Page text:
Stratospheric ozone is on a path to recover in the next 35 years from depletion by industrial chemicals, a new United Nations report says. But it warns that climate benefits from the global phaseout of ozone-depleting substances may be eliminated by emissions of ozone-friendly replacement compounds that are potent greenhouse gases.
“It is particularly gratifying to report that the ozone layer is on track for recovery to 1980 benchmark levels by midcentury,” said Paul A. Newman, chief scientist for atmospheres at the National Aeronautics & Space Administration (NASA) Goddard Space Flight Center, in Greenbelt, Md. Stratospheric ozone levels fell between 1979 and 1997 and have risen since 2000, notes Newman, who cochaired the scientific panel that wrote the report published by the UN Environment Programme and the World Meteorological Organization. Hundreds of scientists compile the report every three to four years under a UN treaty, the Montreal Protocol on Substances That Deplete the Ozone Layer.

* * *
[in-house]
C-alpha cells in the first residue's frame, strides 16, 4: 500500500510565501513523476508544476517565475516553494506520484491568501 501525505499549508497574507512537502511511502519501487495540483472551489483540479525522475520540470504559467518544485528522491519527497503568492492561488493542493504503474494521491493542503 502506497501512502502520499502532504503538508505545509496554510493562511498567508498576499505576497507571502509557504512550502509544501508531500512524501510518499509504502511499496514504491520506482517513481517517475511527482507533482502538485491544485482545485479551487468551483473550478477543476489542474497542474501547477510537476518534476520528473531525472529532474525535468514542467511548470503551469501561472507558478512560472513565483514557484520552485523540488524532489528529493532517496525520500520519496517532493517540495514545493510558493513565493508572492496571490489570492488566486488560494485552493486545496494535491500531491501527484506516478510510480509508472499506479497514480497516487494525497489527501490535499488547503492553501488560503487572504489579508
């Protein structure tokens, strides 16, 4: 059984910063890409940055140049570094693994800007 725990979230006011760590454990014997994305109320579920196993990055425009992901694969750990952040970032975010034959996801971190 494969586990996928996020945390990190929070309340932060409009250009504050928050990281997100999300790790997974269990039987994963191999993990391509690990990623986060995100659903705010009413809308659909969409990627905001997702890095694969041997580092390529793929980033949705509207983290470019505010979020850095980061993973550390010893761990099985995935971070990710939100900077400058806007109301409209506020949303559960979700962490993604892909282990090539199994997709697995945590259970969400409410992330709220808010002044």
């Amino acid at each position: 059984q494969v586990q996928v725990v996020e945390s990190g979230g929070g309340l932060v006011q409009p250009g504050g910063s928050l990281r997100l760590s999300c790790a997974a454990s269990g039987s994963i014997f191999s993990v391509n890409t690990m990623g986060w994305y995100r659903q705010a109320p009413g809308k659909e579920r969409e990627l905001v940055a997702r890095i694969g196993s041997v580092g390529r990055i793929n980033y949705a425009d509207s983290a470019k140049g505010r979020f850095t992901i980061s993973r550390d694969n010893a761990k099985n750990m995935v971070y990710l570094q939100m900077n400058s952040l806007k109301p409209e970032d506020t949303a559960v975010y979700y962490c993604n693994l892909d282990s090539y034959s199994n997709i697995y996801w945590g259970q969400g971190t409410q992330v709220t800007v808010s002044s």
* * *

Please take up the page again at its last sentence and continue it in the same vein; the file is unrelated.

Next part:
Through that accord, all of the nearly 200 countries that are members of the UN are eliminating production and use of ozone-depleting compounds such as chlorofluorocarbons and halons. The healing of the ozone layer is a direct result of this effort, the report says.
Many of these ozone-destroying chemicals are also greenhouse gases, so elimination of them has offset some human-caused climate change, the report says. But these substances have been replaced in many applications, including in car air conditioners, by hydrofluorocarbons.
HFCs don’t directly harm ozone but are potent greenhouse gases. They have a higher potential to cause global warming than the substances they replace. If the use of HFCs goes unchecked, emissions of these substances could wipe out the climate gains achieved as a side benefit of the Montreal protocol, the report says.
Current annual HFC emissions have the same global warming potential as 0.5 gigatons of carbon dioxide, according to the report. Global HFC releases are increasing about 7% per year.
Emissions of HFCs are growing faster than any other greenhouse gas, including carbon dioxide, in many countries, including the U.S., China, and India, according to the Institute for Governance & Sustainable Development.